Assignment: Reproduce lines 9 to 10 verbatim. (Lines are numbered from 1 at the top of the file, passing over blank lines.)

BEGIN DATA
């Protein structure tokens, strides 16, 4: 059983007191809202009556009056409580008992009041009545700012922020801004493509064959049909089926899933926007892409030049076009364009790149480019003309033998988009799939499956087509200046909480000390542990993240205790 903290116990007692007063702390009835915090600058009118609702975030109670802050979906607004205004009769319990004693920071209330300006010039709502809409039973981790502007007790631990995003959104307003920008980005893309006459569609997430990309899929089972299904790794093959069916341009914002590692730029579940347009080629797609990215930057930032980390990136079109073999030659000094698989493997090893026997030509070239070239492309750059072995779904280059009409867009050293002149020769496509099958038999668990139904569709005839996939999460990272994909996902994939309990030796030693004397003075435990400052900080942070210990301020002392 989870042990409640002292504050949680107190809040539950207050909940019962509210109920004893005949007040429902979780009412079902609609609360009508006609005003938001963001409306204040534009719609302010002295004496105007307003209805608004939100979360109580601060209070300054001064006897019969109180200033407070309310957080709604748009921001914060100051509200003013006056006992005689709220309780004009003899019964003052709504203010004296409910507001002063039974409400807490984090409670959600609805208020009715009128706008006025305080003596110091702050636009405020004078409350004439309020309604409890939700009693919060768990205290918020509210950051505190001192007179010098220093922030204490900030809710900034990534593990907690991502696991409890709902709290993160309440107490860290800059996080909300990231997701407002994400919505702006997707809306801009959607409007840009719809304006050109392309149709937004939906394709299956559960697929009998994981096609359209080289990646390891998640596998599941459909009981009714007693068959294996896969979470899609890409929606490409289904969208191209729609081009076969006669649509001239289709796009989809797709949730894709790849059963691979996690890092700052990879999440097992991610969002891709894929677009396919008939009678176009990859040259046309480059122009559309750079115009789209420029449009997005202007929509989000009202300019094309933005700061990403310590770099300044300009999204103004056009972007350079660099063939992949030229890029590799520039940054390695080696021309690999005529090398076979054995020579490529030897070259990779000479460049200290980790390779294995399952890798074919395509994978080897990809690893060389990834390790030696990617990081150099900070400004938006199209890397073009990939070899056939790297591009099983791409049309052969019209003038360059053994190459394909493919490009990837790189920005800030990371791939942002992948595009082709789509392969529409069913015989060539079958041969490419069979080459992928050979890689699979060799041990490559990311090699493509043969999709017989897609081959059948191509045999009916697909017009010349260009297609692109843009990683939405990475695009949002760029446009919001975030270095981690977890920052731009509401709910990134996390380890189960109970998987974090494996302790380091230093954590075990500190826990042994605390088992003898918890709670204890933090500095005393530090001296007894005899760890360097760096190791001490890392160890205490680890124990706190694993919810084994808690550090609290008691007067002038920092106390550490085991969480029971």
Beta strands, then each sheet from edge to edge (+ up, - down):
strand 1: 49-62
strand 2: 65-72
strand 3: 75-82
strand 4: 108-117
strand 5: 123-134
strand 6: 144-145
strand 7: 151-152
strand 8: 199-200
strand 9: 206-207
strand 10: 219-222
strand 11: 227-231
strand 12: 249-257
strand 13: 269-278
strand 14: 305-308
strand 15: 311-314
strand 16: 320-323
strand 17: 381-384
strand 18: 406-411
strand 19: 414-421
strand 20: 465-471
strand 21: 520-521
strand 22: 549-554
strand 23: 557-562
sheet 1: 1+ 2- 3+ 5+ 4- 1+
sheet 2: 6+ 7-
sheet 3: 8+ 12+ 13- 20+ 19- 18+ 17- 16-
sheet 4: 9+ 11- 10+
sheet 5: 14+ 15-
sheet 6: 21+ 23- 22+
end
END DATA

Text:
strand 7: 151-152
strand 8: 199-200